Research by the Campaign For Real Ale (CAMRA) shows that the closure of UK pubs has risen from 26 to 28 pubs a week in less than a year. Despite this, one sector of the drinks market is bucking the trend – the craft brewing scene.
This new phenomenon, which uses traditional ingredients and methods sometimes with a twist, has exploded across London and the South East in the last three or four years – sparked by the reintroduction of traditional brewing methods from the USA’s Pacific North West and Canada. Today there are an incredible seventy-plus breweries in London, up from just three just ten years ago. Found everywhere from the corners of pubs to substantial operations in industrial units, they are scattered across the capital from Penge to Tottenham.
Despite its stratospheric growth critics insist that craft beer will not be the saviour of pub culture. They see these products as being aimed squarely at ‘hipsters’, the much-mocked bearded bike-riders of Hoxton and Shoreditch. Who else, they ask, would pay £3 for a single 330ml bottle of beer when a six pack of Budweiser can be had from the local supermarket for just a fiver?
The limited availability of much of London’s output doesn’t impress them either – with the exception of the Meantime Brewing Company’s own-brand tie-in with Marks & Spencer, craft beers are usually only available in trendy bars and ‘bottle shops’ in the more upmarket areas of the capital.
High Quality + High Costs
Regarding the premium price of craft beer, speaking to several London brewers it becomes immediately clear that the vast industrial sites operated by the multinationals benefit from economies of scale and levels of production that are worlds away from the reality of producing small batches of beer in cramped surroundings. Indeed, half of London’s new brewers operate out of railway arches…
Pete Hills from the Hackney Brewery, which occupies a spot below the Overground near Hoxton station, explains: “We don’t use any adjuncts in our beer, we don’t bulk it up with rice or sugar. Our most popular product is our American Pale Ale. Loads of decent hops go into it – they cost quite a lot of money as they come from the States, but they give us a range of tasty flavours you don’t get with the mass-produced beers. When you’re small like we are you don’t get bulk discounts. That’s why we pay a premium.”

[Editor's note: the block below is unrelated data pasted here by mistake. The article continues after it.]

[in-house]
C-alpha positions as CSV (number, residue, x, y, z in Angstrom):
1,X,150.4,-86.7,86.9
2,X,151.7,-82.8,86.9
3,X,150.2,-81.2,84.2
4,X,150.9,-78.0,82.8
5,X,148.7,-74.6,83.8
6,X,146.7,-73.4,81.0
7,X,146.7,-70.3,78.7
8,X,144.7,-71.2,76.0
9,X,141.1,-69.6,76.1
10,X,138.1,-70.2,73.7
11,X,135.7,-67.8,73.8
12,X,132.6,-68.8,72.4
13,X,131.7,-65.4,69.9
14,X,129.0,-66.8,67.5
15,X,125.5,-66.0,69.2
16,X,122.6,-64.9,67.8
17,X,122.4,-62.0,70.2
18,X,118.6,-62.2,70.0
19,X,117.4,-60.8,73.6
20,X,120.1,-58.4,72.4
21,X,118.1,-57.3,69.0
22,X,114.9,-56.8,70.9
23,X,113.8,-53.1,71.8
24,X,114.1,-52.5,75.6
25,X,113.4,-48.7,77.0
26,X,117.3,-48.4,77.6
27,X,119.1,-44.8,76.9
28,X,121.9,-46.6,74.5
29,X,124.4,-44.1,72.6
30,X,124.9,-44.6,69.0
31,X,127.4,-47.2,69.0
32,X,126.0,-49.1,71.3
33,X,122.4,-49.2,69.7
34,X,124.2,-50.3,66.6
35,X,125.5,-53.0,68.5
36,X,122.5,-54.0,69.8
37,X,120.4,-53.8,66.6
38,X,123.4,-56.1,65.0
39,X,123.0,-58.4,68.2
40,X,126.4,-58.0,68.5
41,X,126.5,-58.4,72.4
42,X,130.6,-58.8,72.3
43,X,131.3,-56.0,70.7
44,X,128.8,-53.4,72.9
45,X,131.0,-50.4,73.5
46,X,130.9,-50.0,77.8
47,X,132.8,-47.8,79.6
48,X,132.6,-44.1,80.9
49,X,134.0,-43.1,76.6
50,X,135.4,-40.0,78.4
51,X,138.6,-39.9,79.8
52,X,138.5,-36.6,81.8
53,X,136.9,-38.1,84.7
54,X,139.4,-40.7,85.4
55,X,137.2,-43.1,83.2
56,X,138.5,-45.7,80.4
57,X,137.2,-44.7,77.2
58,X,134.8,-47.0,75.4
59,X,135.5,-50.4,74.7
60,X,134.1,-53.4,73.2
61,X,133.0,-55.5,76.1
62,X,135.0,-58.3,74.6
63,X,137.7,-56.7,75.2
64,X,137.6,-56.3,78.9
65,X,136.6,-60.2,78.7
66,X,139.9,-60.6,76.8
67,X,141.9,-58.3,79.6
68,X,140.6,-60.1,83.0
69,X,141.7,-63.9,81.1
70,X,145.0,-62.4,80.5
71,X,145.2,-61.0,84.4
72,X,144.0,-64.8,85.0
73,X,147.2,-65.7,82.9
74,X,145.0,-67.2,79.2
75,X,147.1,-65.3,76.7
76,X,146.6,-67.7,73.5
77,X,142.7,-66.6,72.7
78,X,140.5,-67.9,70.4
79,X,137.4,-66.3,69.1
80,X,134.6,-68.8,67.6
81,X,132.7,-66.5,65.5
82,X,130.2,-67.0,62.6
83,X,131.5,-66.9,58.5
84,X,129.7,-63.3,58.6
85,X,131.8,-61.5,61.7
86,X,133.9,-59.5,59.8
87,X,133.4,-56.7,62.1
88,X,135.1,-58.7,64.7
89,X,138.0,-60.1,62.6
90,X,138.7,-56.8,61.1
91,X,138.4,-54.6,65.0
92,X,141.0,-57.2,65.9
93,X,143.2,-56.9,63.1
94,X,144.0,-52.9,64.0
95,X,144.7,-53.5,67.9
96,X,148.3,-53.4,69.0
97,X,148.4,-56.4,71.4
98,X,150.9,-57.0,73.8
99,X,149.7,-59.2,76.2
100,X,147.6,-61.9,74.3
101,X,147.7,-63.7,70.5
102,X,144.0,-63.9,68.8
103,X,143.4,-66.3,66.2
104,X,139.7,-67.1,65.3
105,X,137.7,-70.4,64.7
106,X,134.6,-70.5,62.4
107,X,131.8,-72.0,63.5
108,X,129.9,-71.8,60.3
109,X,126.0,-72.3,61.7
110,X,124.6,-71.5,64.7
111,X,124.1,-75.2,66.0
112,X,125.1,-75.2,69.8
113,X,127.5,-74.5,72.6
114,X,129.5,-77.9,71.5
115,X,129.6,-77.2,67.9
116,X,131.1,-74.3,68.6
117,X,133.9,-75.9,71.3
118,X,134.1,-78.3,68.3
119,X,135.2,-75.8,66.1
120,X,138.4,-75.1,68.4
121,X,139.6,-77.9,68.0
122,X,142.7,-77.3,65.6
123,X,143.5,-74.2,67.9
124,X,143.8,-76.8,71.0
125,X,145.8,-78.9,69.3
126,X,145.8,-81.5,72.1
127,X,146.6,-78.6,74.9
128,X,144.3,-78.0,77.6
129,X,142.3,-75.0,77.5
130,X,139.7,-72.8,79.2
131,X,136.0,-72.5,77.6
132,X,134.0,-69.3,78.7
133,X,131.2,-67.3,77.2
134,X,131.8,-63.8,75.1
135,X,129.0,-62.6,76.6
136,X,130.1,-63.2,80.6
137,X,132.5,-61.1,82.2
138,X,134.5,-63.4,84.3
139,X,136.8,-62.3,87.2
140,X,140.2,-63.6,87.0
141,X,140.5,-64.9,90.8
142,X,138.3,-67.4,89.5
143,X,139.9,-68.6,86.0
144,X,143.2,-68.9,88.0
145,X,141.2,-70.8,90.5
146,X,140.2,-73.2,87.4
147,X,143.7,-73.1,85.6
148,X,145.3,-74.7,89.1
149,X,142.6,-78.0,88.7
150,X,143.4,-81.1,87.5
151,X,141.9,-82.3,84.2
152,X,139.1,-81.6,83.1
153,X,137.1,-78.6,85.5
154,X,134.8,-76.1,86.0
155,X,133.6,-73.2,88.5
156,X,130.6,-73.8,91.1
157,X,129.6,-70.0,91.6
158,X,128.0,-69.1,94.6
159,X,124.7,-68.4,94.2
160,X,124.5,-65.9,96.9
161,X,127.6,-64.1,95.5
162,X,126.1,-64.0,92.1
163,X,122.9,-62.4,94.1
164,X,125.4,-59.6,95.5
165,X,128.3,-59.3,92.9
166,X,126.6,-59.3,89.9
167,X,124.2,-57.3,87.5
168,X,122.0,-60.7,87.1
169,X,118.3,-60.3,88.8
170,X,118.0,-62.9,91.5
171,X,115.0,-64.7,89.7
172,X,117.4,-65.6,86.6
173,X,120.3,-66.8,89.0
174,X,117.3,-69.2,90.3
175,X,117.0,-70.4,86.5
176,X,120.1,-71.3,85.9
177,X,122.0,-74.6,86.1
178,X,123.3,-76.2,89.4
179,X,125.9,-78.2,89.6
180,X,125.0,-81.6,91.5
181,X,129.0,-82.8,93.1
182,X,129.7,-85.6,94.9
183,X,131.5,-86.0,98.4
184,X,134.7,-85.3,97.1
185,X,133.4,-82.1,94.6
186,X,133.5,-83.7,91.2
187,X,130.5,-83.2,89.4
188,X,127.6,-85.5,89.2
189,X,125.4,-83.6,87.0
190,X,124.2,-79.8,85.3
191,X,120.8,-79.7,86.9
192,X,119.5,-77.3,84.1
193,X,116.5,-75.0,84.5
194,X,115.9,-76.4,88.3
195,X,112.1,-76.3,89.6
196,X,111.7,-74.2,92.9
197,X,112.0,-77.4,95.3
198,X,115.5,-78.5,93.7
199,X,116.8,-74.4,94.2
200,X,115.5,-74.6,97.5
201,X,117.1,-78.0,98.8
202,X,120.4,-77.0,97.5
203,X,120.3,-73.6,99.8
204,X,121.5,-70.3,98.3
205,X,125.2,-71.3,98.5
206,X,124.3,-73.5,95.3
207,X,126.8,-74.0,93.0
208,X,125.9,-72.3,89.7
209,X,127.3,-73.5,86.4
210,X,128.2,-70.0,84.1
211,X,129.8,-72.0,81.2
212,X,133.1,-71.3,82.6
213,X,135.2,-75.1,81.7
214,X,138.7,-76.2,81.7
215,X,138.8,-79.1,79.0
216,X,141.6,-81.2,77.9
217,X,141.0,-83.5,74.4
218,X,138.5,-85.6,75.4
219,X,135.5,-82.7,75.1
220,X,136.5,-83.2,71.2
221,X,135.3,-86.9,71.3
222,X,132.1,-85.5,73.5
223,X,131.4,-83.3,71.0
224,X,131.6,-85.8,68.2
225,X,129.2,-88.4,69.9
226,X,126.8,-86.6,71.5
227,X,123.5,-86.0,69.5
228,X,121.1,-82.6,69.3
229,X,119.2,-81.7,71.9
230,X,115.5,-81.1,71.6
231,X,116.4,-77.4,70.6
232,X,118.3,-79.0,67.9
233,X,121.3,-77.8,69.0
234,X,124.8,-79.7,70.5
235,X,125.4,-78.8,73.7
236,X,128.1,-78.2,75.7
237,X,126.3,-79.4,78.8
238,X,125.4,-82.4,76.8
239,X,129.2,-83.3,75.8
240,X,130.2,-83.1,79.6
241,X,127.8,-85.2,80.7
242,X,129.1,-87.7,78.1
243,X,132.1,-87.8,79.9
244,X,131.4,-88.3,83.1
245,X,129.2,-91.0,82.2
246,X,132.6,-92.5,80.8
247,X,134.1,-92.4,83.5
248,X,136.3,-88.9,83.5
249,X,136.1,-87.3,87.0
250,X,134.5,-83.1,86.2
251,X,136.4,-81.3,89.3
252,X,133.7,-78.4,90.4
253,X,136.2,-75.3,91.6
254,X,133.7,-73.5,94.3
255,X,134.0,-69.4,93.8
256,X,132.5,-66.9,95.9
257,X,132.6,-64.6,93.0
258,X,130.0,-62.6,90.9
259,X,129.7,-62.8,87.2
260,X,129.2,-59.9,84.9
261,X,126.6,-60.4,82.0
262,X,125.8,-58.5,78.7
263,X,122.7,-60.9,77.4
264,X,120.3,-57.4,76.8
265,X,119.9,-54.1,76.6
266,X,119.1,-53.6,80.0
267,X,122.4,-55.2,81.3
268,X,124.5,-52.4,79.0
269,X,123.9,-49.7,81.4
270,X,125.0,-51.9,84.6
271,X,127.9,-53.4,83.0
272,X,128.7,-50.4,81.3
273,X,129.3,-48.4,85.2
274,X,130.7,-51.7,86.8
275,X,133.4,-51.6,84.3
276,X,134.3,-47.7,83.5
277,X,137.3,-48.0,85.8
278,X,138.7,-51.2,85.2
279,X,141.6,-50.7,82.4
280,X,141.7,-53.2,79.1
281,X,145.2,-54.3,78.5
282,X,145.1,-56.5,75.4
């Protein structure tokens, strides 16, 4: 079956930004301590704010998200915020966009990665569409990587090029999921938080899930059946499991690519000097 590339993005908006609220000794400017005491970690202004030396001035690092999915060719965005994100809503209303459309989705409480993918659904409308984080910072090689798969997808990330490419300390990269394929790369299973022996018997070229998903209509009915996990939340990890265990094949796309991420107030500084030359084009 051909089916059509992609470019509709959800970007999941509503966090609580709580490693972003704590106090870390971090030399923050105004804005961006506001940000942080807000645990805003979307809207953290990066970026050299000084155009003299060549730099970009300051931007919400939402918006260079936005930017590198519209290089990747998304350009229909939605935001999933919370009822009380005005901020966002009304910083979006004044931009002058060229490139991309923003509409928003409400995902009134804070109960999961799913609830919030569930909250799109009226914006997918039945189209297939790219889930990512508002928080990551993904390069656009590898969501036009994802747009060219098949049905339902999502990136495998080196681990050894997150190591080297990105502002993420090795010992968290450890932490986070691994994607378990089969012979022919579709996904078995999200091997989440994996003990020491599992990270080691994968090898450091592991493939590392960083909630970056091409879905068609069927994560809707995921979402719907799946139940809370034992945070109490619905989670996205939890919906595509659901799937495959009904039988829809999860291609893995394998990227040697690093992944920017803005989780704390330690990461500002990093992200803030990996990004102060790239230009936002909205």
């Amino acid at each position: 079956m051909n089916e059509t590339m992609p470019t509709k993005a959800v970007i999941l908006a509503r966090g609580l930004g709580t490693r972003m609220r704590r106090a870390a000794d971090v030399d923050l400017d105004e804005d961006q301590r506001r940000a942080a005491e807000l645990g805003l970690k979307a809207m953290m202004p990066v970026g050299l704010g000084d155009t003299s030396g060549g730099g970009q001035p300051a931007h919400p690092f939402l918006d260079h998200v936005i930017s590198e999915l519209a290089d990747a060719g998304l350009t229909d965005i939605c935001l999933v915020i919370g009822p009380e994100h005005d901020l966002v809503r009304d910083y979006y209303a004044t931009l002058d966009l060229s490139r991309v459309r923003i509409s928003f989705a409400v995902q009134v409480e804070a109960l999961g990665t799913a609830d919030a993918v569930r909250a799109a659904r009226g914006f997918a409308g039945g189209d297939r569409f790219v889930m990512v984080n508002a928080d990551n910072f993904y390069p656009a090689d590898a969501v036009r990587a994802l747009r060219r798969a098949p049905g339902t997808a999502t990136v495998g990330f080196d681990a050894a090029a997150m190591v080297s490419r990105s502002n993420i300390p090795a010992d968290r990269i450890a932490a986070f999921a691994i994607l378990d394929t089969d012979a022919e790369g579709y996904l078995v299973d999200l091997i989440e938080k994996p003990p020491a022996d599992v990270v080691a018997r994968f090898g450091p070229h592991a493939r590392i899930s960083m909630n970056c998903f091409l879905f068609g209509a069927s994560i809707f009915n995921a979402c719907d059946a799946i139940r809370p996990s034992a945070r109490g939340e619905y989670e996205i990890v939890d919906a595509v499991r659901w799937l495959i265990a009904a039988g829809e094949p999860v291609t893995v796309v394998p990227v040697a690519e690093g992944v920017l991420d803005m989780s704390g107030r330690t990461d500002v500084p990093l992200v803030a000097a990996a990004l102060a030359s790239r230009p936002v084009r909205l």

The typical size of these breweries doesn’t allow for easy expansion either: “We’re currently looking for additional storage space – that would give us room to produce about 30 brewer’s barrels a week [a modest 8,500 pints]. I don’t know of anyone who is able to meet the demand for their beer.”
Pete mentions the other big cost that comes with operating out of a small site: “Due to our size we can’t fill bottles on the premises – you need a dedicated line – so have to send it away for packaging, and beer’s heavy! In fact”, he says rather glumly, “we make less margin on it than the off-licence or the pub does”.
Portrait Of A Craft Beer Drinker
As for the view that craft beer is only of interest to the denizens of Shoreditch, people in the industry are quick to quash this particular fallacy. With his view of the bar through the glass wall that separates it from the brewery at the People’s Park Tavern in Hackney’s trendy Victoria Park area, head brewer Jim Wilson should know.
“If I can put it this way, the stereotypical beer drinker now is somewhere between the ages of eighteen and ninety nine – we have kids in their late teens coming in and drinking cask ale alongside people in their sixties or seventies who have drunk it all their life.”
Su-Lin Ong is a London-based drinks promoter who has been putting together a popular series of small-scale beer festival at Brick Lane’s old Truman Brewery for the last three years, dubbed ‘Craft Beer Rising‘.
She is even more forthcoming about the myths surrounding the people who drink it: “You know, people are amazed when I tell them that 50% of the people who come to our festivals are women. You see, craft brewery tap rooms and craft beer pubs are really convivial spaces – they’re not at all a male domain. In fact I would say that there’s no such thing as a typical craft beer drinker”.
To investigate London’s craft brewing scene for yourself, there’s a helpful book, map and app over at Craft Beer London.
|People's Park Tavern - Coffee & Oatmeal Stout - 5% ABV||Hackney Brewery - American Pale Ale - 4.5% ABV||Hackney Brewery - Golden Ale - 4% ABV|
|A thick, black brew heavy with coffee notes offering a remarkably sweet finish. A perfect pick-me-up!||An amber coloured beer offering a little bit of sparkle on the tongue. It offers soft peach and vanilla flavours - effortlessly drinkable.||A light and zesty beer made with Czech and American hops offering a remarkably strong vanilla odor which carries over into the taste, with a light, dry finish. A friendly and more-ish beer.|